Syed A. Abutalib, MD
L. Jeffrey Medeiros, MD
GUEST EDITORS: Dr. Abutalib is Assistant Director, Hematology and Hematopoietic Cell Transplantation Director, Hematopoietic Cell Transplant Apheresis Service, Cancer Treatment Centers of America, Zion, Illinois, Editor-in-Chief, Advances in Cell & Gene Therapy. Dr. Medeiros is Professor and Chair, Department of Hematopathology, The University of Texas MD Anderson Cancer Center, Houston.
Which statement about epidemiology and clinical features is correct?
Correct answer: C. In addition to splenomegaly, bleeding from mucocutaneous surfaces or the gastrointestinal tract is reported in about 25% of CNL cases.
CNL is a rare type of myeloproliferative neoplasm, one of seven defined in the current WHO classification (Table 1). Similar to atypical CML, CNL usually affects older adults (Choice A is incorrect), and WHO-defined diagnostic criteria require exclusion of polycythemia vera, essential thrombocythemia, primary myelofibrosis, and CML (BCR-ABL1–positive) as well as absence of PDGFRA, PDGFRB, FGFR1, PCM1-JAK2, fusions (Choice B is incorrect).1 A history of bleeding from mucocutaneous surfaces or the gastrointestinal tract is reported in 25% to 30% of patients (Choice C is correct).1 Hepatosplenomegaly is common in patients with CNL.1 CNL lacks dysplastic features and has < 10% circulating immature myeloid cells1 (Figure 1).
TABLE 1: WHO CLASSIFICATION OF MYELOPROLIFERATIVE NEOPLASMS
Source: Bain BJ, et al.
FIGURE 1: Characteristic neutrophilia in a peripheral blood smear.
Which statement about microscopy is correct?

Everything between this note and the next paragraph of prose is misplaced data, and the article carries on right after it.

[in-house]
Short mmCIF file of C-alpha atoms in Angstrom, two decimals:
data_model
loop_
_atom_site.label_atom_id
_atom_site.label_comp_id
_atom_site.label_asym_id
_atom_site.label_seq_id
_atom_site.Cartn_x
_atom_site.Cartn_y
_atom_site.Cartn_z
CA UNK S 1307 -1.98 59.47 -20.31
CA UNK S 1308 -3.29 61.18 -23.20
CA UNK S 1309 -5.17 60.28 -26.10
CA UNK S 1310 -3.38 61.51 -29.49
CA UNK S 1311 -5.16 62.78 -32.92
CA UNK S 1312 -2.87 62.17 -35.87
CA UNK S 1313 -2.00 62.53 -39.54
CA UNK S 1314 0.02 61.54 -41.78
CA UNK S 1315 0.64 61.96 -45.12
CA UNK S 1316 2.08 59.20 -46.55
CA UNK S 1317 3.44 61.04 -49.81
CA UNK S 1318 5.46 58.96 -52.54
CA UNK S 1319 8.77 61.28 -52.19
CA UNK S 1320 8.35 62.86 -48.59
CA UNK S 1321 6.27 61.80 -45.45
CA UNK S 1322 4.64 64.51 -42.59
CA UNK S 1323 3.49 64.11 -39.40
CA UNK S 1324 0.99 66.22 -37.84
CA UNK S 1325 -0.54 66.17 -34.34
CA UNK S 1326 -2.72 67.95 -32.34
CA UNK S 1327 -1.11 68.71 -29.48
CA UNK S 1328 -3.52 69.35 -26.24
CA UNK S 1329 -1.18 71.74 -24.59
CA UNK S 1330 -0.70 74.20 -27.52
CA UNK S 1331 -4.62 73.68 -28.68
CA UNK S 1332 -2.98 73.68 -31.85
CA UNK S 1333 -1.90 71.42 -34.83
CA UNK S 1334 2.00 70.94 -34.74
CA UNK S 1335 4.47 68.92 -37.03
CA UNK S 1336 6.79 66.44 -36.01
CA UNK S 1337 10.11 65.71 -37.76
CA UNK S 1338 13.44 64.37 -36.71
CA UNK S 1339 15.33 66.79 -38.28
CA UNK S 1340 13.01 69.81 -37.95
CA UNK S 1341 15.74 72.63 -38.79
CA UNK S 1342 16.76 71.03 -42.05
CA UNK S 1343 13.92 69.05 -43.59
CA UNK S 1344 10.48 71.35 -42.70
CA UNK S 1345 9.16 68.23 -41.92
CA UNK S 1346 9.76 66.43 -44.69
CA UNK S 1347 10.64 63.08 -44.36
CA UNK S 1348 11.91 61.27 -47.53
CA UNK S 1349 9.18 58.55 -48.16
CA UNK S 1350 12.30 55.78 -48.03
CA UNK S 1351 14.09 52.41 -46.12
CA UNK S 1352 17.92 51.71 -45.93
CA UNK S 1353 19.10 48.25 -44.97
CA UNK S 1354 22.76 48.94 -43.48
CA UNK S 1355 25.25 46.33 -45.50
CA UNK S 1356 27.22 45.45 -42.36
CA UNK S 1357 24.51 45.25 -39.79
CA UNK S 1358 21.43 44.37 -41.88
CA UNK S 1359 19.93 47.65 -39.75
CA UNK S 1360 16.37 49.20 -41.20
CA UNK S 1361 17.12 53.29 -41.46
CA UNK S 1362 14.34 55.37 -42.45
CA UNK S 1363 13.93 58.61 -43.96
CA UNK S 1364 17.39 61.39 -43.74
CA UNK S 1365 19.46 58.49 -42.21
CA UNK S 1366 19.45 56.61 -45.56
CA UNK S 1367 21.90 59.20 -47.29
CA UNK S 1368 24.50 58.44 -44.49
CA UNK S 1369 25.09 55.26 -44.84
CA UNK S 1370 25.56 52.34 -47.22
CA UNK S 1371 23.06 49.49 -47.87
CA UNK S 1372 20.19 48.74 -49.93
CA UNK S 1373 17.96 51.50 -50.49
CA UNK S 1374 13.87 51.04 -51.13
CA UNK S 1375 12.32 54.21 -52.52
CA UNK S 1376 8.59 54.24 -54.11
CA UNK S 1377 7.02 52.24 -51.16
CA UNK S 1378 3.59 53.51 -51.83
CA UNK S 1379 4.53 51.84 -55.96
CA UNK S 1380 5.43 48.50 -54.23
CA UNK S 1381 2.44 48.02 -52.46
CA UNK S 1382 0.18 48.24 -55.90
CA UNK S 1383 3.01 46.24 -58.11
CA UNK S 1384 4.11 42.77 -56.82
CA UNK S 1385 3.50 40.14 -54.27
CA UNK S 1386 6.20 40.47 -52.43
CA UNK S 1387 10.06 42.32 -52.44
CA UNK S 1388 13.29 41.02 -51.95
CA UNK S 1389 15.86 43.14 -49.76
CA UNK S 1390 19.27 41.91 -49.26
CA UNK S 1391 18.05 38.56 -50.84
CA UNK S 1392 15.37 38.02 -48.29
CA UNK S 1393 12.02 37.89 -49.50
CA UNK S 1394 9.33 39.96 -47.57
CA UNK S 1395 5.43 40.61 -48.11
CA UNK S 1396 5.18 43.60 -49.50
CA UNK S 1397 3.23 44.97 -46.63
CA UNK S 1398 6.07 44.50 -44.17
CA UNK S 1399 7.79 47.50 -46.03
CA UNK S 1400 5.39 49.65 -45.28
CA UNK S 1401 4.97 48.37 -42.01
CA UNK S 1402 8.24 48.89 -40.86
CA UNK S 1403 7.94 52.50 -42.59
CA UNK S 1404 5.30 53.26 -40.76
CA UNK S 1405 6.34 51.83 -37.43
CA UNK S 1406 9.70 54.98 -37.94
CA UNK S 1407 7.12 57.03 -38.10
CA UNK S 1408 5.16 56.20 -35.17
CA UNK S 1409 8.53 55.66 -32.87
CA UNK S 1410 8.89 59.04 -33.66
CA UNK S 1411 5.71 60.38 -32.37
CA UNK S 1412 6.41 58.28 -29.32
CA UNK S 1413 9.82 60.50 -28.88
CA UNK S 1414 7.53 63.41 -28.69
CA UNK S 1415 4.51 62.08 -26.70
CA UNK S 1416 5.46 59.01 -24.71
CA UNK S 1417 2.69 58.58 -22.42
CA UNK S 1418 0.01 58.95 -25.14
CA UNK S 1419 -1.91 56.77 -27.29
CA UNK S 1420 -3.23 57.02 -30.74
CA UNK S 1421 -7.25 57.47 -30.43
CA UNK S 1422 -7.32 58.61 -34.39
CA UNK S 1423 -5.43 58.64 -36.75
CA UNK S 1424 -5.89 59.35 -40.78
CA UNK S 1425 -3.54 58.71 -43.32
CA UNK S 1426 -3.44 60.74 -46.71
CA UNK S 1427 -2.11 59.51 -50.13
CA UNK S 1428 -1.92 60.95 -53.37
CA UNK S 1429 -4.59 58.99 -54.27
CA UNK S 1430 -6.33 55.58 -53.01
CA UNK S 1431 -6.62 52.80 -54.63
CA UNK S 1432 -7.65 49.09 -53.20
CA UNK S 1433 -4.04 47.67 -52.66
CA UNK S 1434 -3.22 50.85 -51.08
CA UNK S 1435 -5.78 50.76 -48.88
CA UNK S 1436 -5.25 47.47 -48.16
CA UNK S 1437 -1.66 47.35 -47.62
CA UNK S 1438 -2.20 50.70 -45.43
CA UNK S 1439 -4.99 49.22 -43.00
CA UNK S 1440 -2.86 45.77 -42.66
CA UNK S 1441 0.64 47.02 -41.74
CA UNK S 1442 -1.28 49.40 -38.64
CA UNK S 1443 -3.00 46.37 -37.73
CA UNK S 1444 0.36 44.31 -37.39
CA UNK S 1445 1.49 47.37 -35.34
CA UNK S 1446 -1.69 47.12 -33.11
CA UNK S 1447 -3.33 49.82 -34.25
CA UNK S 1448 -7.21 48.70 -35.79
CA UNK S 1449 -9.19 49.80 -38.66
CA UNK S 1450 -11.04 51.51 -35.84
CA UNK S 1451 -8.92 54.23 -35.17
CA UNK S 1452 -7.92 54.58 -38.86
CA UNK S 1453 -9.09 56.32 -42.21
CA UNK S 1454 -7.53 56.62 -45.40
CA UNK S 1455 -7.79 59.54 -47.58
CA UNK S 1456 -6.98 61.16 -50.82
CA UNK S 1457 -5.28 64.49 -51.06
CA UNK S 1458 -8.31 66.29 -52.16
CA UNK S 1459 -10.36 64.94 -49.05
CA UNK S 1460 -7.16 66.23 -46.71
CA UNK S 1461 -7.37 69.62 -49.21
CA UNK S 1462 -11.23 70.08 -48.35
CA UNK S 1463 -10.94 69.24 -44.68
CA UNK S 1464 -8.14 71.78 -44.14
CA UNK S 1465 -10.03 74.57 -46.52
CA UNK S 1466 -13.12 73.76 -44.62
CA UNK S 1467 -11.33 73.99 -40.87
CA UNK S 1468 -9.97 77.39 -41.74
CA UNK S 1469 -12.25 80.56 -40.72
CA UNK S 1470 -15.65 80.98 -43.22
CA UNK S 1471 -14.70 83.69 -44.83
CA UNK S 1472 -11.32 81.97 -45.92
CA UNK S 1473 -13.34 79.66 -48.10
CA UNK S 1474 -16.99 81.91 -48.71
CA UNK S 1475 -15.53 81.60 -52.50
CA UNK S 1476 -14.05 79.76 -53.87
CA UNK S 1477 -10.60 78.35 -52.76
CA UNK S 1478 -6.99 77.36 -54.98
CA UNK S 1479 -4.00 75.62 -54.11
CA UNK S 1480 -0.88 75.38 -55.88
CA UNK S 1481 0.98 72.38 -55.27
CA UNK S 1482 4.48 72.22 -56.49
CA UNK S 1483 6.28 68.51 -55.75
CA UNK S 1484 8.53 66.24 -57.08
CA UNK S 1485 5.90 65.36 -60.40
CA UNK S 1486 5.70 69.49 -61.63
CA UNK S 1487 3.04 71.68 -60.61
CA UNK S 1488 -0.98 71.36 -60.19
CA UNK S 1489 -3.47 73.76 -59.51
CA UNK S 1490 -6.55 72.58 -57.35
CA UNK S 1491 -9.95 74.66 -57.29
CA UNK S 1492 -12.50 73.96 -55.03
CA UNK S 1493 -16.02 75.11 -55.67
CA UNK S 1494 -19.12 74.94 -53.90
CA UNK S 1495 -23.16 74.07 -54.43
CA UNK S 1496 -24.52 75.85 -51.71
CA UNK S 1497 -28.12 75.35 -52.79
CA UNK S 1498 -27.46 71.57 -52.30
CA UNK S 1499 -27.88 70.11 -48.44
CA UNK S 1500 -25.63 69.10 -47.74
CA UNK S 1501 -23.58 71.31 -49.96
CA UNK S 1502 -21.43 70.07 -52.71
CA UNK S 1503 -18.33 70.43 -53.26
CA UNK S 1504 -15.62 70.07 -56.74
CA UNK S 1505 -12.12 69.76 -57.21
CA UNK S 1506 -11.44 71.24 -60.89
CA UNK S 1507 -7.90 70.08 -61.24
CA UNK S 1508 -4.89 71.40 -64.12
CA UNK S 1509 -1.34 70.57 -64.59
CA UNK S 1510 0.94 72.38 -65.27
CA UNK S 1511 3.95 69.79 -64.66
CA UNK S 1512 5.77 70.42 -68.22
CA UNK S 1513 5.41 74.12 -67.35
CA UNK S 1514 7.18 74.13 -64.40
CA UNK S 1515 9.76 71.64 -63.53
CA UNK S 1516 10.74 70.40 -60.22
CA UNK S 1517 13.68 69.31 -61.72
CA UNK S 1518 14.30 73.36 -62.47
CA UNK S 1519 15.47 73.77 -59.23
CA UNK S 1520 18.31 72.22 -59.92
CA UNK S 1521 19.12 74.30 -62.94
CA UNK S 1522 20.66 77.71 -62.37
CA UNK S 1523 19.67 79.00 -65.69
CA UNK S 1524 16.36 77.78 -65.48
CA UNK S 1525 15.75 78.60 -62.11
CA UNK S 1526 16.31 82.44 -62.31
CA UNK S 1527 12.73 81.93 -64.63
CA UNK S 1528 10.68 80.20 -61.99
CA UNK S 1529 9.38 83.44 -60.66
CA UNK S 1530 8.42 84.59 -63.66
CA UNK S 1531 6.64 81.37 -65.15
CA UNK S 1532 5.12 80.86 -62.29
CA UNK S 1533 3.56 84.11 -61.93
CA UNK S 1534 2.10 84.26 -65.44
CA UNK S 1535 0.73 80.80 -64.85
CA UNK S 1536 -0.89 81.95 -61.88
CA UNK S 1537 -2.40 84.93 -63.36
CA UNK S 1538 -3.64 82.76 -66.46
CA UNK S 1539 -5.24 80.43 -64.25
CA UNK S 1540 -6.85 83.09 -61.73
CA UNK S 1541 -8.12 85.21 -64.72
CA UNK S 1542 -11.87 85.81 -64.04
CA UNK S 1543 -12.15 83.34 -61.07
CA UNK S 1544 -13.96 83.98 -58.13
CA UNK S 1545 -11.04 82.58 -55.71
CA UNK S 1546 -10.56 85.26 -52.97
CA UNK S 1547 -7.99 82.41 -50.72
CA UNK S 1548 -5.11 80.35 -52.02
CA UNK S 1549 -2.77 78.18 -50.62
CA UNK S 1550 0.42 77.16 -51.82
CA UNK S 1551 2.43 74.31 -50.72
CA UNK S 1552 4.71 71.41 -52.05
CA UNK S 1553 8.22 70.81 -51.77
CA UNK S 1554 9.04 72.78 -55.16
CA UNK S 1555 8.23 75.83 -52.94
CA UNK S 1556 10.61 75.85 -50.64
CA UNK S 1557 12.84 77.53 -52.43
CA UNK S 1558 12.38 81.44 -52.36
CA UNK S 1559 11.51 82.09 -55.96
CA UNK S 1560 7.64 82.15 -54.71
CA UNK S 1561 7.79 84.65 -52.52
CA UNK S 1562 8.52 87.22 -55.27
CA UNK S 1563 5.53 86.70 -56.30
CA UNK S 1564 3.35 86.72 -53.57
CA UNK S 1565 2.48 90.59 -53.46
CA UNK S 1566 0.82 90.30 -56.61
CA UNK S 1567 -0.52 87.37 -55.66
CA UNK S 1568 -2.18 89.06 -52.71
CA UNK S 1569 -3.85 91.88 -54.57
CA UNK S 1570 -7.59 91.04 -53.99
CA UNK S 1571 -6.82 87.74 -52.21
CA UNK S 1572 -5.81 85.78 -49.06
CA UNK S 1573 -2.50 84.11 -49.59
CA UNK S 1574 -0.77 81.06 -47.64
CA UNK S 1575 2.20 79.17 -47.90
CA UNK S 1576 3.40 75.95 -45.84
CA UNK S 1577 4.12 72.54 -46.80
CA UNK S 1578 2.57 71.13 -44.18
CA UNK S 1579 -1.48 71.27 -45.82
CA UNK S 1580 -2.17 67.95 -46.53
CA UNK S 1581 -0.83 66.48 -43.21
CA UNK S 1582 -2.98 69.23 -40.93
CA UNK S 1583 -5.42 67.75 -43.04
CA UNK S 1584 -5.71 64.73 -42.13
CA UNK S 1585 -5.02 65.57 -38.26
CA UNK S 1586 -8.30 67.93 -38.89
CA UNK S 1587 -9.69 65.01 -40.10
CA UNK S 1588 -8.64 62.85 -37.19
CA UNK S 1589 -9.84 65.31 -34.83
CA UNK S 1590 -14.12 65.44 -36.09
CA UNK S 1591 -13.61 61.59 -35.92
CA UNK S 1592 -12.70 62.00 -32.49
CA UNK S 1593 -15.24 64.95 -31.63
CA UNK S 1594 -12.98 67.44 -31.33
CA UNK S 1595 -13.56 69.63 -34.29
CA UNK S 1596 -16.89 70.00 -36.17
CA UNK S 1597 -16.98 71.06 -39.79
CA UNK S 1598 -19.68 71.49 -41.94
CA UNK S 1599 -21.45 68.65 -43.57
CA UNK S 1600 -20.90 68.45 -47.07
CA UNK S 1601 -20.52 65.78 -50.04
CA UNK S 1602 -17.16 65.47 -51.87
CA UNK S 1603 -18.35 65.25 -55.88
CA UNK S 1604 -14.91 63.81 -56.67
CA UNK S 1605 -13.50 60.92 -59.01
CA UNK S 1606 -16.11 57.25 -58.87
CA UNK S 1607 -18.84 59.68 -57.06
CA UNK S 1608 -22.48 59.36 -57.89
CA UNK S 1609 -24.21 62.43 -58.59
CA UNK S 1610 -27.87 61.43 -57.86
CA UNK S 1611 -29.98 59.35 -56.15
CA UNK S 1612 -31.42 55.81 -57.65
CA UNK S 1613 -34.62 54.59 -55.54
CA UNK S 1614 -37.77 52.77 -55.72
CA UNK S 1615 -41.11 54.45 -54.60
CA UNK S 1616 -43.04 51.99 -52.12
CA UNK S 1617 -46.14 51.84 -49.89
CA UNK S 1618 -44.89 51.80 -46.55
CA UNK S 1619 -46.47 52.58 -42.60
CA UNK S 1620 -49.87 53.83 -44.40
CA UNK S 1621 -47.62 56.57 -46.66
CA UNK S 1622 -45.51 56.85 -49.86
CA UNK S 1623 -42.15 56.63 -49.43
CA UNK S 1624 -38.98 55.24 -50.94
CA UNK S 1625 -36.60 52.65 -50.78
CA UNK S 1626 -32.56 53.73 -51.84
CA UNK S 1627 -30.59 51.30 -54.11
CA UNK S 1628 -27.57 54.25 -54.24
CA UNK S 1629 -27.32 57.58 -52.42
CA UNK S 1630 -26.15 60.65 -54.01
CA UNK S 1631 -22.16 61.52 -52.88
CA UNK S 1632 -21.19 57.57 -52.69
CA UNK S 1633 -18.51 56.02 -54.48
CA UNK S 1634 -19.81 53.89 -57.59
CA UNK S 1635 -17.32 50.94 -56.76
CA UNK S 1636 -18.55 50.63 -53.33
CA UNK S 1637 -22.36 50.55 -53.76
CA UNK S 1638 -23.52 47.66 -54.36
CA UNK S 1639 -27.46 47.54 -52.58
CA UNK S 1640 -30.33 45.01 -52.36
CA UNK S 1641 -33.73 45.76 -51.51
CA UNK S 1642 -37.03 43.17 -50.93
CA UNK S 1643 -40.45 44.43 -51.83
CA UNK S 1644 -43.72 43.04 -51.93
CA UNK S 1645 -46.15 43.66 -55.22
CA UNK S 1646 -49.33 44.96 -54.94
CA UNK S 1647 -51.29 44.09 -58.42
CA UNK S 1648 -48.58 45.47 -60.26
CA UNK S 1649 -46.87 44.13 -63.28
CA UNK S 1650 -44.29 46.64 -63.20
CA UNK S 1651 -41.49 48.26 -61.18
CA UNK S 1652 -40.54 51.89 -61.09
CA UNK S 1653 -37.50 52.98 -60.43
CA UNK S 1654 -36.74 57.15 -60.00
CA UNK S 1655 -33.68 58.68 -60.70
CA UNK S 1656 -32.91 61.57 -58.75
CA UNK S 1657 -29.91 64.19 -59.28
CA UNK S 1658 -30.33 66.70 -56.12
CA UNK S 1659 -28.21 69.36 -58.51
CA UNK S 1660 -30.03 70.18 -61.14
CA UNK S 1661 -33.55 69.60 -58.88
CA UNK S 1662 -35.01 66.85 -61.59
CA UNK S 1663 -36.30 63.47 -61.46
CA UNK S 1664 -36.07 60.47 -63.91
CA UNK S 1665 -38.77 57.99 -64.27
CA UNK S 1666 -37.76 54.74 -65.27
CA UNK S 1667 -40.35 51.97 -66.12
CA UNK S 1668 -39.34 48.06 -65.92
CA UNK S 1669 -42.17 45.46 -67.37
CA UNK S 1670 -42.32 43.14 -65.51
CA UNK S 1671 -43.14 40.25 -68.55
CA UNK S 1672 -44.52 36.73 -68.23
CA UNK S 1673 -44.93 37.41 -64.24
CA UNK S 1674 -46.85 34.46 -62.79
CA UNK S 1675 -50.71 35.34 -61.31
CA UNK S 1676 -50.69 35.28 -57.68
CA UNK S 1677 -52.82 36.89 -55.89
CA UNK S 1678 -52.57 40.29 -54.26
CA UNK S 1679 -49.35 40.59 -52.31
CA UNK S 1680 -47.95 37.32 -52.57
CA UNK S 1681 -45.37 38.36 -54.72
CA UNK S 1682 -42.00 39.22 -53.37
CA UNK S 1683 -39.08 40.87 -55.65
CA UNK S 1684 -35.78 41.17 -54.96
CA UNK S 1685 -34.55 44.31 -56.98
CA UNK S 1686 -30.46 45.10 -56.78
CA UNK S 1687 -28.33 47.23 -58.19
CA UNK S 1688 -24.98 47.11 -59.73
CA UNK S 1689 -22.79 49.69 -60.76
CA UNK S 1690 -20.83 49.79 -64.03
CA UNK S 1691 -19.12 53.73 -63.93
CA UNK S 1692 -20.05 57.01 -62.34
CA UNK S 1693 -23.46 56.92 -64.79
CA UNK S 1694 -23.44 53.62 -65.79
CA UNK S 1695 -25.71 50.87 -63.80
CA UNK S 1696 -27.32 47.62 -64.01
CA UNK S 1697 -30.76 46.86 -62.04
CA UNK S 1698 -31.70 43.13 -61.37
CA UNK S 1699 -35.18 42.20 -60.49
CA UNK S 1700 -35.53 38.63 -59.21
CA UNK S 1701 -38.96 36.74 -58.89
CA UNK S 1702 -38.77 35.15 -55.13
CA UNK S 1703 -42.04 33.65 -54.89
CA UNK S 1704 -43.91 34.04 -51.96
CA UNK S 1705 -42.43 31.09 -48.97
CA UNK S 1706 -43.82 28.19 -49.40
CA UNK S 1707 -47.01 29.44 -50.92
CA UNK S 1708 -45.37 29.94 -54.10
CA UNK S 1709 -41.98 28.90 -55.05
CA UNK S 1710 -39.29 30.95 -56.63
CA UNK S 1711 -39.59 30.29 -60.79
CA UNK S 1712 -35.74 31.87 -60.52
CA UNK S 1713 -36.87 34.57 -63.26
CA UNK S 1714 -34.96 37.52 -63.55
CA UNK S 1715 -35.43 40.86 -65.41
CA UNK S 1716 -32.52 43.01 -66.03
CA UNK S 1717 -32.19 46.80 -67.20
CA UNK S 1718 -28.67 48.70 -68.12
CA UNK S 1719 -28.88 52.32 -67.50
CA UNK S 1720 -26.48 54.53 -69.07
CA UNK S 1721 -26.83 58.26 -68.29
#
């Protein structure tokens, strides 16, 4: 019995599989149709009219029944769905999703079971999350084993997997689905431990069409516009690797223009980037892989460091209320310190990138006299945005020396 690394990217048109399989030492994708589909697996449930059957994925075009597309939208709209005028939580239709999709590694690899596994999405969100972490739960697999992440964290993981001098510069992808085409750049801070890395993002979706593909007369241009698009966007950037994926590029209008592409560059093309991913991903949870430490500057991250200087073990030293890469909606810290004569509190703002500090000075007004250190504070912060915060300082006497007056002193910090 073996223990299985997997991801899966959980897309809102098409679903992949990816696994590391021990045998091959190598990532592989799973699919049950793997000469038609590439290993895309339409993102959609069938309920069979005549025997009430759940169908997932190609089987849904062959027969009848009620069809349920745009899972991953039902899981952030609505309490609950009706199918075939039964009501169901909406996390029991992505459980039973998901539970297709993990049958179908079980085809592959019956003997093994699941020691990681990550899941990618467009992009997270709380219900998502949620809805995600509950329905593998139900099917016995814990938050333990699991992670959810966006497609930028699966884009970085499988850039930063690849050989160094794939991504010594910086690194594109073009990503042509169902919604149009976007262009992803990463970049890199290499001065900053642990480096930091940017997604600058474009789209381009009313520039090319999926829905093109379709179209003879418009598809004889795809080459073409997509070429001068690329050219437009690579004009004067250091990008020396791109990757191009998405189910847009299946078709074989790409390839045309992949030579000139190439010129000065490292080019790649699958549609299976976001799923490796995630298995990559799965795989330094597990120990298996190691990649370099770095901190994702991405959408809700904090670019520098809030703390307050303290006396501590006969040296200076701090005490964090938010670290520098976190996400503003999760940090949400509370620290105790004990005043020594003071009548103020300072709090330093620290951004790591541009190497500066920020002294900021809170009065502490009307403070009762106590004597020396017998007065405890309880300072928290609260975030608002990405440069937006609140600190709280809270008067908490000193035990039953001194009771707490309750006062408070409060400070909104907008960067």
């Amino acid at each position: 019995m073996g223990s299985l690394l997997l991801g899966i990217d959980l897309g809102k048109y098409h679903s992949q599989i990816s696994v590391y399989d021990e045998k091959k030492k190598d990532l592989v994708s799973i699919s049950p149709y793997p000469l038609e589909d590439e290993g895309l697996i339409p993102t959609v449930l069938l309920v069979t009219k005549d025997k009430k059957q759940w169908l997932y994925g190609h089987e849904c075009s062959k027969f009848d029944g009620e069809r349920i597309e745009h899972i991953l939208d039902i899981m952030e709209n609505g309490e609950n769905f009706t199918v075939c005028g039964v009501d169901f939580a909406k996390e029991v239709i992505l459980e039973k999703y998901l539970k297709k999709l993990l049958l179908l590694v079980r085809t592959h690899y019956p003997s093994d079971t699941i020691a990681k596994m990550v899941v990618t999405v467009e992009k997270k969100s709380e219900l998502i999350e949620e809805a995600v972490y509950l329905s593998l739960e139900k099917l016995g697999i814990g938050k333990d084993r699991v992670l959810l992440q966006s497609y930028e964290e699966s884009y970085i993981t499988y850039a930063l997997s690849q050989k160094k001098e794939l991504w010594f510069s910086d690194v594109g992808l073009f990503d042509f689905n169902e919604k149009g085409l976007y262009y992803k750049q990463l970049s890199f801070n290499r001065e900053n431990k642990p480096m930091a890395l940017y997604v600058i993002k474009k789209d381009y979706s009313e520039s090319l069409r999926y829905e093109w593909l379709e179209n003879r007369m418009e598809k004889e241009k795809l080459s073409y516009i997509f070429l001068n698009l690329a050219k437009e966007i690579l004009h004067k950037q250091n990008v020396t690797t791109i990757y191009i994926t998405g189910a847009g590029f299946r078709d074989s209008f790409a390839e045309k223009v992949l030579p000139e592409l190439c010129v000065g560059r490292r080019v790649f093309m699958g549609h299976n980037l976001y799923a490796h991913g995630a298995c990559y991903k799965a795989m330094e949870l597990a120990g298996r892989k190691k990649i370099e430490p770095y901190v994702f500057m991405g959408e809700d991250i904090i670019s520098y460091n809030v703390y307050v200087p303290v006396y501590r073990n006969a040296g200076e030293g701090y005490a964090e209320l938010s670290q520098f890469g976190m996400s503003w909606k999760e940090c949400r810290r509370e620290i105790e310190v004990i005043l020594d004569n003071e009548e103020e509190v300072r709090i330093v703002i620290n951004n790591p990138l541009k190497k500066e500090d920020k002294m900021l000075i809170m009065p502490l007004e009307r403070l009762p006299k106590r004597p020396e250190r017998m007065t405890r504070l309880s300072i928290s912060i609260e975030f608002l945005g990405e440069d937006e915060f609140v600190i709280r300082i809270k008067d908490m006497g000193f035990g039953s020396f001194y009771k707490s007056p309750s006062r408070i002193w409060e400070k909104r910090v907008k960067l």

Correct answer: A. Segmented neutrophils plus banded neutrophils constitute ≥ 80% of the total white blood cells.
The microscopic aspects of the WHO diagnostic criteria for CNL are highlighted in Table 2 and Figures 1, 2, and 3. The peripheral blood monocyte count should be < 1 × 109/L.1 (Choice B is incorrect). Peripheral blood white blood cell count is ≥ 25 × 109/L1 (Choice C is incorrect).
TABLE 2: PERIPHERAL BLOOD AND BONE MARROW ON MICROSCOPIC EXAMINATION IN CNL ACCORDING TO WHO DIAGNOSTIC CRITERIA
Peripheral blood white blood cell count is ≥ 25 × 109/L
a Criteria rely on absolute or arbitrary values that may not reflect the biology of the disease (reviewed in detail by Dao et al2).
Source: Bain BJ, et al.1
CNL=chronic neutrophilic leukemia; WHO = World Health Organization.
FIGURE 2: Bone marrow aspirate smear demonstrates neutrophil proliferation from myelocytes to segmented forms with toxic granulation but no other significant abnormalities.
Which statement about genetic profiling is correct?
Correct answer: C. JAK2 V617F mutation may be present in CNL.
Conventional cytogenetic studies are normal in nearly 90% of CNL cases.1 There is no Philadelphia chromosome or BCR-ABL1 fusion in CNL (Choice A is incorrect). Cases with the neutrophilic variant of CML have a variant fusion BCR-ABL1, which encodes a p230 BCR-ABL 1 protein.1 CNL is known to be strongly associated with CSF3R mutation.1-4 (Choice B is incorrect; see in-depth review by Dao et al.2) JAK2 V617F has been reported in at least a dozen patients with CNL and is sometimes homozygous1,5 (Choice C is correct).